Patients want to know about connections between doctors and pharma.
When you have a message to deliver, trust is critical. This is especially true when you’re relying on physician KOLs, who function as trust agents for your brand. But a recent investigation by ProPublica uncovered hundreds of doctors accused of professional misconduct or lacking board certification who have received payments from pharma.
NPR ran a story today entitled, “Drug Companies Hire Troubled Doctors As Experts,” which described how ProPublica created a database of the doctors who’ve received payments from drug companies and published it for public use. “Compiled from disclosures by seven companies, the database covers $257.8 million in payouts since 2009 for speaking, consulting and other duties. The companies include Lilly, Cephalon, AstraZeneca, GlaxoSmithKline, Johnson & Johnson, Merck and Pfizer.”
The Need for Balance
While noting that at least some of these doctors lacked proper credentials, NPR presented a balanced picture that includes a discussion of why drug companies pay these physicians. But the story is also being picked up by other news outlets and some are only focusing on the negative side.
A simple Google News search brings up sensational headlines like “Report: Big Pharma Paying Docs with Dubious Records to Promote Drugs,” “Is Your Doctor on Big Pharma’s Payroll?” or “Drug Companies Paying Shady Doctors For Prescription Drug Endorsements.” It’s easy to see why the patient view of these arrangements is negative, since many see these payments as a way to influence doctors to prescribe certain therapies, instead of a method of peer education.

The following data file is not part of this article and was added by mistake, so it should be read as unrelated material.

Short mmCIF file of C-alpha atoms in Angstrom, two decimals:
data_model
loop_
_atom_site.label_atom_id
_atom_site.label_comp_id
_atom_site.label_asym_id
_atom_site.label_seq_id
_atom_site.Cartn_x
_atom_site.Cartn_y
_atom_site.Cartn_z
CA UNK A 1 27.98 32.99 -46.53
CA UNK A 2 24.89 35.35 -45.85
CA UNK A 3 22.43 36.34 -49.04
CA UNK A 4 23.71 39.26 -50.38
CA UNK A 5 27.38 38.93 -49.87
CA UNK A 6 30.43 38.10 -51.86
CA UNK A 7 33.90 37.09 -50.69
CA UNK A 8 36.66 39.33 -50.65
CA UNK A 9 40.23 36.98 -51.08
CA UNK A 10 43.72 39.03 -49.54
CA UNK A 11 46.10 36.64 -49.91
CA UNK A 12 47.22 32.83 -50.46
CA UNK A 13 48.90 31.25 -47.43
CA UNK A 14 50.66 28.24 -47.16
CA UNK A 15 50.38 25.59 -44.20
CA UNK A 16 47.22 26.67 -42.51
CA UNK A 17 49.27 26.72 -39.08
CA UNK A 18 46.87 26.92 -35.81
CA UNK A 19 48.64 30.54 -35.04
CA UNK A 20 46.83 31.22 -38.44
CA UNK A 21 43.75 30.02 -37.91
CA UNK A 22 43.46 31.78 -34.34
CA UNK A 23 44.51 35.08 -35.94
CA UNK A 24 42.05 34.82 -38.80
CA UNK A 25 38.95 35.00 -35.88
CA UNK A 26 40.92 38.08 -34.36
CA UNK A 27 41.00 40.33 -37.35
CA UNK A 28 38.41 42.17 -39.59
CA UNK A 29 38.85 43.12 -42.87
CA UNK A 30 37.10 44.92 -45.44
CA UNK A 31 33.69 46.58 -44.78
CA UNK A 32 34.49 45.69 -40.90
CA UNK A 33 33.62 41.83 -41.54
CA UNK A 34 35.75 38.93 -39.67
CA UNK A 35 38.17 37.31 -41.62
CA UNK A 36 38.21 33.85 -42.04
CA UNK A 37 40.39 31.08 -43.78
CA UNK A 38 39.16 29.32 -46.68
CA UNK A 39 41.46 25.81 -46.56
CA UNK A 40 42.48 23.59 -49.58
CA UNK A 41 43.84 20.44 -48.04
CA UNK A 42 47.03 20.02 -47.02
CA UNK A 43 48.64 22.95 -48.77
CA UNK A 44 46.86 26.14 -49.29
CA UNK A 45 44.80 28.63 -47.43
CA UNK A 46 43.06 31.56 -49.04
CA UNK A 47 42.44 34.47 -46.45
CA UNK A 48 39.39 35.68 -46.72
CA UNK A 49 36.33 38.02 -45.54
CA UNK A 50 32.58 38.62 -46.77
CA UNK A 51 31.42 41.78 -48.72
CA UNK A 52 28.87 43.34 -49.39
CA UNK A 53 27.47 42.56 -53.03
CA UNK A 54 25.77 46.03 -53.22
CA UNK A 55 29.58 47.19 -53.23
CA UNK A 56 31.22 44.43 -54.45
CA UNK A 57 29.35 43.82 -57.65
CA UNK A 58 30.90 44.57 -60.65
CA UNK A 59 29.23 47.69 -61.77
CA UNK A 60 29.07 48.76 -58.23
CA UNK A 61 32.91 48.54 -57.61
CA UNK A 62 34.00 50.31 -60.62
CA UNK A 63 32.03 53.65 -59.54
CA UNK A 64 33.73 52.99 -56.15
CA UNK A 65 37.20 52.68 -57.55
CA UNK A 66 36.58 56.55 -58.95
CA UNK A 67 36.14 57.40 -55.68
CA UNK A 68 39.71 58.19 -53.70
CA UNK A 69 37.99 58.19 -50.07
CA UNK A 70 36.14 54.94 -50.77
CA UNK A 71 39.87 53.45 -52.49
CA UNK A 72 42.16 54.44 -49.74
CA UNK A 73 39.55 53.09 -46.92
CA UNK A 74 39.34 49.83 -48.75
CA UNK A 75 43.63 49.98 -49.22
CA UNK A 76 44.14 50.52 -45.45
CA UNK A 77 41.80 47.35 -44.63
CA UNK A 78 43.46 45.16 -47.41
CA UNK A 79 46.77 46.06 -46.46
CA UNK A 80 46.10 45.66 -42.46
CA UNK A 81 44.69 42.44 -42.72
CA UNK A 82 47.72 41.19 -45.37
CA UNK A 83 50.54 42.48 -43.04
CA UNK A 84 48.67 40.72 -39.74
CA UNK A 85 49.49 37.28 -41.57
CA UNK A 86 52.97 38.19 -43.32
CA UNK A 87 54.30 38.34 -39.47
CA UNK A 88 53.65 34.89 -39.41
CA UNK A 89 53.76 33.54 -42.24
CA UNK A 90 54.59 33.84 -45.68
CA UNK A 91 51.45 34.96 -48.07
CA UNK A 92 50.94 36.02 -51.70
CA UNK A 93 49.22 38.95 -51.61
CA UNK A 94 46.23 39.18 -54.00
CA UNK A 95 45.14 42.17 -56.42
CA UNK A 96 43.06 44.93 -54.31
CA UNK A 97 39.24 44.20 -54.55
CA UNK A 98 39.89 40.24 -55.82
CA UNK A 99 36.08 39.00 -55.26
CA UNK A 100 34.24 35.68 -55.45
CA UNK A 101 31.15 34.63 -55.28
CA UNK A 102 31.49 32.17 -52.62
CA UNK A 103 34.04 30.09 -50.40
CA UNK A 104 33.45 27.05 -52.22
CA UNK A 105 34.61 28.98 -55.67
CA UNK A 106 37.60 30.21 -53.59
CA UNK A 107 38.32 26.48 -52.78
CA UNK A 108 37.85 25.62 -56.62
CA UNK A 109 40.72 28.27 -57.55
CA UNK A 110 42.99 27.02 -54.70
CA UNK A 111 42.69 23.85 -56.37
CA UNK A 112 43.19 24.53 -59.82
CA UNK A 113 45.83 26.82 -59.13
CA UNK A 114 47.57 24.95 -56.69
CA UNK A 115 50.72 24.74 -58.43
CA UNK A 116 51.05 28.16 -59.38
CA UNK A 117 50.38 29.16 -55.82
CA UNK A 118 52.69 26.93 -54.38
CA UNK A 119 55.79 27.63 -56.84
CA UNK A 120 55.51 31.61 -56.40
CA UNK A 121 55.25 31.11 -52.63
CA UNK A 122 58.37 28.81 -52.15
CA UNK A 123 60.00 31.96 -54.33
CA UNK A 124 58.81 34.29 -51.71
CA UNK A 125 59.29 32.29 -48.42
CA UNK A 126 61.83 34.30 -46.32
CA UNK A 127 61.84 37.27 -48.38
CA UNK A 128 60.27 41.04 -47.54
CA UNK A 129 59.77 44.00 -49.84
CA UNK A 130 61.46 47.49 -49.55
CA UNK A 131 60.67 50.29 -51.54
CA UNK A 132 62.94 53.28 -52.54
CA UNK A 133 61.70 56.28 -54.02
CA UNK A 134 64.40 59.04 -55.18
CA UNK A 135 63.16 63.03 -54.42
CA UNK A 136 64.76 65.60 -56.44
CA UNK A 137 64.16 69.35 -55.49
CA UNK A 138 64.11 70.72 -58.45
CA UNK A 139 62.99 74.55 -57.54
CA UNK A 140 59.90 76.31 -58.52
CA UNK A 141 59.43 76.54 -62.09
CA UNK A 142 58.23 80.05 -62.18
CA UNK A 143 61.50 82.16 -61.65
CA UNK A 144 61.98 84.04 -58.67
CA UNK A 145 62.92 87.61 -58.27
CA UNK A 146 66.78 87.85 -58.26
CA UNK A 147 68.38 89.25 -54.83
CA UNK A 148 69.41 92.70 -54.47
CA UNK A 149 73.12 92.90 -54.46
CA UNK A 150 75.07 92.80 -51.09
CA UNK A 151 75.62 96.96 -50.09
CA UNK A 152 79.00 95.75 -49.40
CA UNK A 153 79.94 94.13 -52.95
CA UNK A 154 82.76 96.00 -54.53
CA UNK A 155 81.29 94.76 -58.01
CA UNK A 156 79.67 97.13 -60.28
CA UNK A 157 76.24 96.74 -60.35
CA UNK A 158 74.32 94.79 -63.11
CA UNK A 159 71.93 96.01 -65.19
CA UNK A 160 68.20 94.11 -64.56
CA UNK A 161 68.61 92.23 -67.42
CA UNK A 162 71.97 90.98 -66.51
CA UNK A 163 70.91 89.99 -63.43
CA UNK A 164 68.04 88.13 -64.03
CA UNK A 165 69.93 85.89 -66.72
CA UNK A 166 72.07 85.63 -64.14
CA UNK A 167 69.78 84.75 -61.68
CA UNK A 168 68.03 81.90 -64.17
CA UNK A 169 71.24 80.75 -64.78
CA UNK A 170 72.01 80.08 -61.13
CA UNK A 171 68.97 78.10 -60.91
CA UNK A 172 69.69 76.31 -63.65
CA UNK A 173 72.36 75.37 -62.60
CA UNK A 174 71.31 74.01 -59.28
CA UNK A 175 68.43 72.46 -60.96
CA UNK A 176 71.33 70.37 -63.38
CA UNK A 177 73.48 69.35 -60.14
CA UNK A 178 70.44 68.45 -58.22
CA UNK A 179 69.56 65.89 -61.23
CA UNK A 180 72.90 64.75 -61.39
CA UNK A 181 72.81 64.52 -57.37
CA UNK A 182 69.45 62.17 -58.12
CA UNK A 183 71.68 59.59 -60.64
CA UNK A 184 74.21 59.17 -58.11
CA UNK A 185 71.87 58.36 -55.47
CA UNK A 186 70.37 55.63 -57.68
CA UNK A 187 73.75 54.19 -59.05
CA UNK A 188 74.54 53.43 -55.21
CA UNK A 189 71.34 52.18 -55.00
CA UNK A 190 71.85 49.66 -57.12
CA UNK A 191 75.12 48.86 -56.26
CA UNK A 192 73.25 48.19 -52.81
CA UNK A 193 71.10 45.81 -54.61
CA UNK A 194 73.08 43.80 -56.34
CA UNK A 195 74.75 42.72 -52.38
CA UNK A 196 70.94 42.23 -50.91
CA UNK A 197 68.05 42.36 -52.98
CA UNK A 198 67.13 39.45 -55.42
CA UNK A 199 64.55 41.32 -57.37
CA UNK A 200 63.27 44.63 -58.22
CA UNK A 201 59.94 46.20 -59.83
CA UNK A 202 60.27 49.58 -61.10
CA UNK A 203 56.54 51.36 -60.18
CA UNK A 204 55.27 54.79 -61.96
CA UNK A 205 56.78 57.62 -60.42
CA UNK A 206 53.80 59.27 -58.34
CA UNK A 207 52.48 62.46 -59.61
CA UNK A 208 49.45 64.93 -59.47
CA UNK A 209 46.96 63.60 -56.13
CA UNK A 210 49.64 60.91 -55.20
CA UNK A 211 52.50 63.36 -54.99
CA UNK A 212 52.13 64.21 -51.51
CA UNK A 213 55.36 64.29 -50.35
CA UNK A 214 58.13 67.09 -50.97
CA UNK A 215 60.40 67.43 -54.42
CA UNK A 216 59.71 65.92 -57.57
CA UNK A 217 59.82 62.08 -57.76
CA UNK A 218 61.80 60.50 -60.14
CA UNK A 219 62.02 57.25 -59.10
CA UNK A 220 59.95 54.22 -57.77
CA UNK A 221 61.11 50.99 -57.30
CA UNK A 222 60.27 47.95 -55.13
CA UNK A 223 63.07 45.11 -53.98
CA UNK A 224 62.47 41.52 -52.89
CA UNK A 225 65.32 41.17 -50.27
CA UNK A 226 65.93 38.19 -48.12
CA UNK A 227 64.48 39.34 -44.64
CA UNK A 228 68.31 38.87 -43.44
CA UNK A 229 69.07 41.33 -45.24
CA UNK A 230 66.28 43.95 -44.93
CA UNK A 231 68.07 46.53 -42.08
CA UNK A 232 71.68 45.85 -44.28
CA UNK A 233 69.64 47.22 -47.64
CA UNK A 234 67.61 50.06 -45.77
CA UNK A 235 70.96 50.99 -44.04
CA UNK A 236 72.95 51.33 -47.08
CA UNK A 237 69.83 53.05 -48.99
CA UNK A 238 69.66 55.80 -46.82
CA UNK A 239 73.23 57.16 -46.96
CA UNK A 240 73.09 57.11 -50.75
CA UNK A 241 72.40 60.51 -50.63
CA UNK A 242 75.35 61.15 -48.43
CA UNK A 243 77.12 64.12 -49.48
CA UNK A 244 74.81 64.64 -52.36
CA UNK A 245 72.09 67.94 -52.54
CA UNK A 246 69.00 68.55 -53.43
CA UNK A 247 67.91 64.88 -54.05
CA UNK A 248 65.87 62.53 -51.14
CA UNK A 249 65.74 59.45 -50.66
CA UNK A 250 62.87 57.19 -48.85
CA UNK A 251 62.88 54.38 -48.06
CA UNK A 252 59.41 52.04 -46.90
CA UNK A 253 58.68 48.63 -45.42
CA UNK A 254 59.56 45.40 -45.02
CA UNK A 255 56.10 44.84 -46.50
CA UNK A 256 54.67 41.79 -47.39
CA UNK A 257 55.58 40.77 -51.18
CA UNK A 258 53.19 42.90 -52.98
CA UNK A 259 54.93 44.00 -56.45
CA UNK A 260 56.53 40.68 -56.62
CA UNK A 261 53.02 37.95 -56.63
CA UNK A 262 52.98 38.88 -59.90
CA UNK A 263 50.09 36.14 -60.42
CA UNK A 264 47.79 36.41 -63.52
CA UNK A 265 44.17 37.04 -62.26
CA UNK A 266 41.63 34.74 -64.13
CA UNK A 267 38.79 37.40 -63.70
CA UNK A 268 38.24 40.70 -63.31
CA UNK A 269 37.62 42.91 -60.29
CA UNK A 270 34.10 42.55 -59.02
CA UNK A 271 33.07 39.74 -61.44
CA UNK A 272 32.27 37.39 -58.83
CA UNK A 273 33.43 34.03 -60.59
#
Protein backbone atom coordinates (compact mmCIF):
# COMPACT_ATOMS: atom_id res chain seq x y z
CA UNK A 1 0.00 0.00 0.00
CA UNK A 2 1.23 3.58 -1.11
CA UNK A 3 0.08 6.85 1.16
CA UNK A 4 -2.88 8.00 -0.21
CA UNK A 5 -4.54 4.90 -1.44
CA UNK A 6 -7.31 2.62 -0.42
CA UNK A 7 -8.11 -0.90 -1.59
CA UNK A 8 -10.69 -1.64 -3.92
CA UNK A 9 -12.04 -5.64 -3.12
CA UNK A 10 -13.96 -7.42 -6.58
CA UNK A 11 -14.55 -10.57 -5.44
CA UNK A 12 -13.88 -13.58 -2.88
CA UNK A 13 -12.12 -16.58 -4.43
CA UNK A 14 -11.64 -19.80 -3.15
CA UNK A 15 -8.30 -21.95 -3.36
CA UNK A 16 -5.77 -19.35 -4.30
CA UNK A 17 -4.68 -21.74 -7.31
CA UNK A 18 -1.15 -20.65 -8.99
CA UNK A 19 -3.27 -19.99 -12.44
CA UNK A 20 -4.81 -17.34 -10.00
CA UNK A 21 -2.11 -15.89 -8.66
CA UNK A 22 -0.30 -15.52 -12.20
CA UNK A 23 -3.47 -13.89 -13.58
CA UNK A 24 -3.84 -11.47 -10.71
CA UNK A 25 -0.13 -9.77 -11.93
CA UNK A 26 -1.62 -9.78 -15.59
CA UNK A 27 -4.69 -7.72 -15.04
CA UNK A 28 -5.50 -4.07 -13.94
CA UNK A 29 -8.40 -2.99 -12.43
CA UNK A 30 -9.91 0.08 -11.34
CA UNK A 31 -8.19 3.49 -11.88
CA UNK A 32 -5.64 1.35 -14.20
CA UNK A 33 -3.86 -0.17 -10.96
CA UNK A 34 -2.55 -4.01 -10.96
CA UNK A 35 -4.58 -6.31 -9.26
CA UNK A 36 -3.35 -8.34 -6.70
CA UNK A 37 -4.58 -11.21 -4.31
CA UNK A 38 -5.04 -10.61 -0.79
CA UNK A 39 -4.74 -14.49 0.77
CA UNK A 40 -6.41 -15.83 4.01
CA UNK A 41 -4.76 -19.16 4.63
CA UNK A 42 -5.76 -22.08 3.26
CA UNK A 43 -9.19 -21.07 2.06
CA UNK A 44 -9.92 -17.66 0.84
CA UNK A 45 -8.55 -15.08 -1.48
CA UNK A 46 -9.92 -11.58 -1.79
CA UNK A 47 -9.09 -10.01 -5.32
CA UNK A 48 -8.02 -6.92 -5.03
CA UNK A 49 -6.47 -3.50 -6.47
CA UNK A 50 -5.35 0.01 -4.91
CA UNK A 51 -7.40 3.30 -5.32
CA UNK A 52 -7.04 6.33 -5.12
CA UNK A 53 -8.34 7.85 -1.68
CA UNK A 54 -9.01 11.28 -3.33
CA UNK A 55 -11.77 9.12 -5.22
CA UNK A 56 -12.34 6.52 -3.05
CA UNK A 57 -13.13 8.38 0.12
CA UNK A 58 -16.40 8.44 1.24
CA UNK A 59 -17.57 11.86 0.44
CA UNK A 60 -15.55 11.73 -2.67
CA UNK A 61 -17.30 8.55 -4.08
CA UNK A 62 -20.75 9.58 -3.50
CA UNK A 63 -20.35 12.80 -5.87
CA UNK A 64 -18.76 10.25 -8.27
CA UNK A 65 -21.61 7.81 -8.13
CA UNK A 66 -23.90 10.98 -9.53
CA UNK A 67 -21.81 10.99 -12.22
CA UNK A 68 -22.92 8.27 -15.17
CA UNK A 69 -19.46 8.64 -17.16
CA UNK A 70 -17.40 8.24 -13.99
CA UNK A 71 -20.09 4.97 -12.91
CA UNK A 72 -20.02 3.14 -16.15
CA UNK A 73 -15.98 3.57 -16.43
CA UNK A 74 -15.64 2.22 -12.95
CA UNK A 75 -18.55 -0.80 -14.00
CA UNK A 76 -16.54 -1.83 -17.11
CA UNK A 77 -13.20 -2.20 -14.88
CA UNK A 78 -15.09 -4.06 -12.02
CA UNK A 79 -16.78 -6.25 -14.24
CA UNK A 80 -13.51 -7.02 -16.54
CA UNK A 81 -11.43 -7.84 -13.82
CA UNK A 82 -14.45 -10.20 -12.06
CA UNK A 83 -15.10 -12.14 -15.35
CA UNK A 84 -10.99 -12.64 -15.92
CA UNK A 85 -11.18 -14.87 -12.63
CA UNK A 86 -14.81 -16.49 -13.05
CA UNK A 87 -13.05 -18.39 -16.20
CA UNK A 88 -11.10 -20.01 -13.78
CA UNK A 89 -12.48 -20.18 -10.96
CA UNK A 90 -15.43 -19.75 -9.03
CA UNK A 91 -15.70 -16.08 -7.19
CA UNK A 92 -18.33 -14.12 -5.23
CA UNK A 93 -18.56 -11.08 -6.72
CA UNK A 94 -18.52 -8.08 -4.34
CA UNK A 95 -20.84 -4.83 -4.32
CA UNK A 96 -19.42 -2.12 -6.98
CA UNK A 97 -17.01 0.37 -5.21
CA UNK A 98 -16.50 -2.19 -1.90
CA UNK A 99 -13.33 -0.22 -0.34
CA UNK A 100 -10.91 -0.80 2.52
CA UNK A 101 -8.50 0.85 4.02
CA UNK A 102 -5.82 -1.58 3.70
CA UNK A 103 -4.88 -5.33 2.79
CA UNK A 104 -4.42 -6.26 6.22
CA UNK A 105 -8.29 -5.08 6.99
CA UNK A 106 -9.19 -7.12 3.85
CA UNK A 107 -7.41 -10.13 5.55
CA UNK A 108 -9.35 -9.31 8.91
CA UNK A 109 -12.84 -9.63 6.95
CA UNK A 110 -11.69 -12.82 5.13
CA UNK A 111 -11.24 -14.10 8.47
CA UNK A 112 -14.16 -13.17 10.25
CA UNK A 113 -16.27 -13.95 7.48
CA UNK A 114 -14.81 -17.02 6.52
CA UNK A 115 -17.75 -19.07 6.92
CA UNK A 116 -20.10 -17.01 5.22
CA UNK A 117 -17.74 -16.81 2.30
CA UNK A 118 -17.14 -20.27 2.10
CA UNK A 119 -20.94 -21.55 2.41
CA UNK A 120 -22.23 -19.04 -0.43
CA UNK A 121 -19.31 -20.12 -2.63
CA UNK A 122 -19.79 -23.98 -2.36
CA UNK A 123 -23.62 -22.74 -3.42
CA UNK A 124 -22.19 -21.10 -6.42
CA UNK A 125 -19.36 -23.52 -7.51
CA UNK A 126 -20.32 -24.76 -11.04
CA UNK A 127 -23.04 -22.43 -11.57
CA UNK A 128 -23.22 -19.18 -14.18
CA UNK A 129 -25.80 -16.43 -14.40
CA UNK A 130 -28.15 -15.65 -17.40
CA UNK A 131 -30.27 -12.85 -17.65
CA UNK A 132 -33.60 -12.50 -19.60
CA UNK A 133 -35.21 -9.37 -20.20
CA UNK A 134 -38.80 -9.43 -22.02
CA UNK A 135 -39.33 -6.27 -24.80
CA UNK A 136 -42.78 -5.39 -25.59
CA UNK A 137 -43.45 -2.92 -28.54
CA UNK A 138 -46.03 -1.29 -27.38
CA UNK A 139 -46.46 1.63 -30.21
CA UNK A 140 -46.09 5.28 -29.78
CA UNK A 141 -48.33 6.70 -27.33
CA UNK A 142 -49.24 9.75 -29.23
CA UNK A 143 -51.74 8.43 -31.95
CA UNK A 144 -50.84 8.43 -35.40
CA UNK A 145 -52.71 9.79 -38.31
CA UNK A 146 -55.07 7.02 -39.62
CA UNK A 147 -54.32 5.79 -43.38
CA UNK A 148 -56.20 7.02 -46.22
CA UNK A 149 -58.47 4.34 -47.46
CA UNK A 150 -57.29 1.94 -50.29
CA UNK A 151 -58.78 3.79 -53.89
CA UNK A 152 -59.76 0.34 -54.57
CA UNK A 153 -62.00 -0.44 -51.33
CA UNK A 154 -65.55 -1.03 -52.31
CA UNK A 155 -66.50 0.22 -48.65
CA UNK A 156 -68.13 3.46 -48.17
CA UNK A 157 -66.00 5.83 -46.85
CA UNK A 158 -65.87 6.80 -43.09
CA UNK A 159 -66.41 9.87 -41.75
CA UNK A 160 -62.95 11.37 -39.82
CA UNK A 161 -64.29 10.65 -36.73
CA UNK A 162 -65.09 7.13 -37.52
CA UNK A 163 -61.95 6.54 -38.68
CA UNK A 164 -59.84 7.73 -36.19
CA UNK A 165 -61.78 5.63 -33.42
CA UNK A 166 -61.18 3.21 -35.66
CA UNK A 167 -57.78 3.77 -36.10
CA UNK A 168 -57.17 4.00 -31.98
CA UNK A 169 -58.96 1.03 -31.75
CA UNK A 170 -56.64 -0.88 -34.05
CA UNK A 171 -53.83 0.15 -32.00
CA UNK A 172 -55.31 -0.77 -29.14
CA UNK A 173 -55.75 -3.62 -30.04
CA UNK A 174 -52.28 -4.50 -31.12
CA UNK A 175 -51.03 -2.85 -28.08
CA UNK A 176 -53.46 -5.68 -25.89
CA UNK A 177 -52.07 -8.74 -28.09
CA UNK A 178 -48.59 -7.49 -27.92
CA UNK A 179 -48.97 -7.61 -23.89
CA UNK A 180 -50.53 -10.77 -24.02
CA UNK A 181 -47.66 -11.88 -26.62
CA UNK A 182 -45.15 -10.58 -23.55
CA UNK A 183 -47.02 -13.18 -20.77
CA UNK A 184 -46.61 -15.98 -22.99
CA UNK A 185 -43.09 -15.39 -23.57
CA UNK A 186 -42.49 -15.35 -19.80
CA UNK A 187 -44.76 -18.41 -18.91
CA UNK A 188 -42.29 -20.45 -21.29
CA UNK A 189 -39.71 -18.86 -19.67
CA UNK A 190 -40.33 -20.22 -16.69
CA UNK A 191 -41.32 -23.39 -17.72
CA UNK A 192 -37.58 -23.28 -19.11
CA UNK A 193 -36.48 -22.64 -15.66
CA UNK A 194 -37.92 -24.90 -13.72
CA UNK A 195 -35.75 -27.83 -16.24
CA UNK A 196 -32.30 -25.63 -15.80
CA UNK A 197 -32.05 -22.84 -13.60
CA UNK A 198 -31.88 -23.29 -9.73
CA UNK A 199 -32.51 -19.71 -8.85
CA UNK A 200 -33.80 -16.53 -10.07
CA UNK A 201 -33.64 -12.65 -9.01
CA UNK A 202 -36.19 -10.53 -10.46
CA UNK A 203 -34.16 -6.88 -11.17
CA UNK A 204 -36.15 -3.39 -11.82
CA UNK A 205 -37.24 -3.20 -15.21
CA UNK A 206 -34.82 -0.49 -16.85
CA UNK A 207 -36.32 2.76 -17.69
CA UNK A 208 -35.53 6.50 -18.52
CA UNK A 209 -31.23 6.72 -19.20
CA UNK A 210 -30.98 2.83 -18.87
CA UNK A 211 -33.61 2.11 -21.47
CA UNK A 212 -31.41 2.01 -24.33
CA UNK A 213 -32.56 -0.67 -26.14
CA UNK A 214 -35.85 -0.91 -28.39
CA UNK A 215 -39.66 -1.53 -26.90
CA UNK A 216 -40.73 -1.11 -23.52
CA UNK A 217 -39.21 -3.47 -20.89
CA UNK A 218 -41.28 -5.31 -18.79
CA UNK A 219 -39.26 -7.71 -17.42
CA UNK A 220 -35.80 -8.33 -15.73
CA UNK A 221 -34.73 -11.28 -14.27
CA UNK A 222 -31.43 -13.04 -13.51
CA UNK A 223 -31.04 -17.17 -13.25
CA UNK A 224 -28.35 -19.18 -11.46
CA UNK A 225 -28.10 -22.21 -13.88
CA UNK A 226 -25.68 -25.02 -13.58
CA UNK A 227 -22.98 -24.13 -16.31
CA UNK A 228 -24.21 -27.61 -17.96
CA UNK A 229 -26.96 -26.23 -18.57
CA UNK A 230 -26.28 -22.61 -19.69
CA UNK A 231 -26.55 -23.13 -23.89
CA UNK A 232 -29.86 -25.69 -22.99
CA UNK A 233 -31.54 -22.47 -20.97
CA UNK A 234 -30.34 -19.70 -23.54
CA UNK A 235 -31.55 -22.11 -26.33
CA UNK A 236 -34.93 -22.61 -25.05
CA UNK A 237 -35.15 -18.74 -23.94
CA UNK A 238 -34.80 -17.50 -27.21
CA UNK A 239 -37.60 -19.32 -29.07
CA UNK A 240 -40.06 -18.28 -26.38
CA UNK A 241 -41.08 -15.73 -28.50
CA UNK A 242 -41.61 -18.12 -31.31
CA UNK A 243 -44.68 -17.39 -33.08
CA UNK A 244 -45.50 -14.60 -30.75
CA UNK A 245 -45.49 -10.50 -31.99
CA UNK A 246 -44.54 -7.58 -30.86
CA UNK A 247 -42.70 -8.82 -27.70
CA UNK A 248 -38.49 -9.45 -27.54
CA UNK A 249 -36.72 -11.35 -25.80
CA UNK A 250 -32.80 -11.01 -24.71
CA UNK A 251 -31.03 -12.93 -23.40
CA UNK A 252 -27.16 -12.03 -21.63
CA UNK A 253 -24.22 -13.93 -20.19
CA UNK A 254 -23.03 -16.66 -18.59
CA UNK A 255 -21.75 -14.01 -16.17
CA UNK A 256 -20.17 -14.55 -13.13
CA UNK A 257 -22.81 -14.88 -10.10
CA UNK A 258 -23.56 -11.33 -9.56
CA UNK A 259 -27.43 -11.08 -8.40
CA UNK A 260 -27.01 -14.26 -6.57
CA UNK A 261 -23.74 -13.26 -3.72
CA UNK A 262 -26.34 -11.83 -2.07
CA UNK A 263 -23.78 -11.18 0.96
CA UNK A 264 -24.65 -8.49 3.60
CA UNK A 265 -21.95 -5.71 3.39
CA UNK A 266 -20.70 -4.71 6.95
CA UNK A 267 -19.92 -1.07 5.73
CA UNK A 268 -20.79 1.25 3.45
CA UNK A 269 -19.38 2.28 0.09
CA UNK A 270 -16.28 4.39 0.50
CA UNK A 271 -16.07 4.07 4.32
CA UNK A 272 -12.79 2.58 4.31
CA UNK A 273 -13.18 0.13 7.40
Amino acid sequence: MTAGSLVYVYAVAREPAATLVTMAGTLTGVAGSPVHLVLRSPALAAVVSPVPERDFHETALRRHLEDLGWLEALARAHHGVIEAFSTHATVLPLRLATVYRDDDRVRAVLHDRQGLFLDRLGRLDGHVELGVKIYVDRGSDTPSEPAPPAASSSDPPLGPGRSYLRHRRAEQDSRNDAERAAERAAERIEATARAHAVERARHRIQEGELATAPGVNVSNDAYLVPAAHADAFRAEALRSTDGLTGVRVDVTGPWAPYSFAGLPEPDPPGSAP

What Are The Takeaways?
The two biggest takeaways that I see for the industry are:
1) Drug companies need to start vetting the docs that they are hiring to speak on their behalf, even more fully than they do now.
2) Patients need to be empowered with information – the full story of the existence and nature of these contracts will go a long way to gaining their trust.
There has already been a call for more transparency in the contracts between drug companies and physicians. Patients want to know about connections between doctors and pharma. This past spring, the Physician Payment Sunshine Act was passed. The act requires companies to begin recording any payments made to physicians or teaching hospitals (that are worth more than $10) starting January 2012. These records will be submitted and compiled into a national, searchable database beginning September 30, 2013. The ProPublica database released now is simply a precursor to the federal project.
Trust And Transparency
The key to establishing trust seems to be transparency. There are examples of patient advocates and bloggers who openly acknowledge that they are being paid by pharma and this does not preclude them from being trust agents. A little education to patients about the nature of the contracts – instead of the simple dollar values out of context – can go a long way. This education can also help protect the legitimate work that physicians do for the industry. It’s the hidden connection that causes everything said to be suspect.
This blog post was contributed by Danielle Jamil, Strategic Planner – CRM at Siren Interactive.
Image courtesy of Eva Blue on Flickr.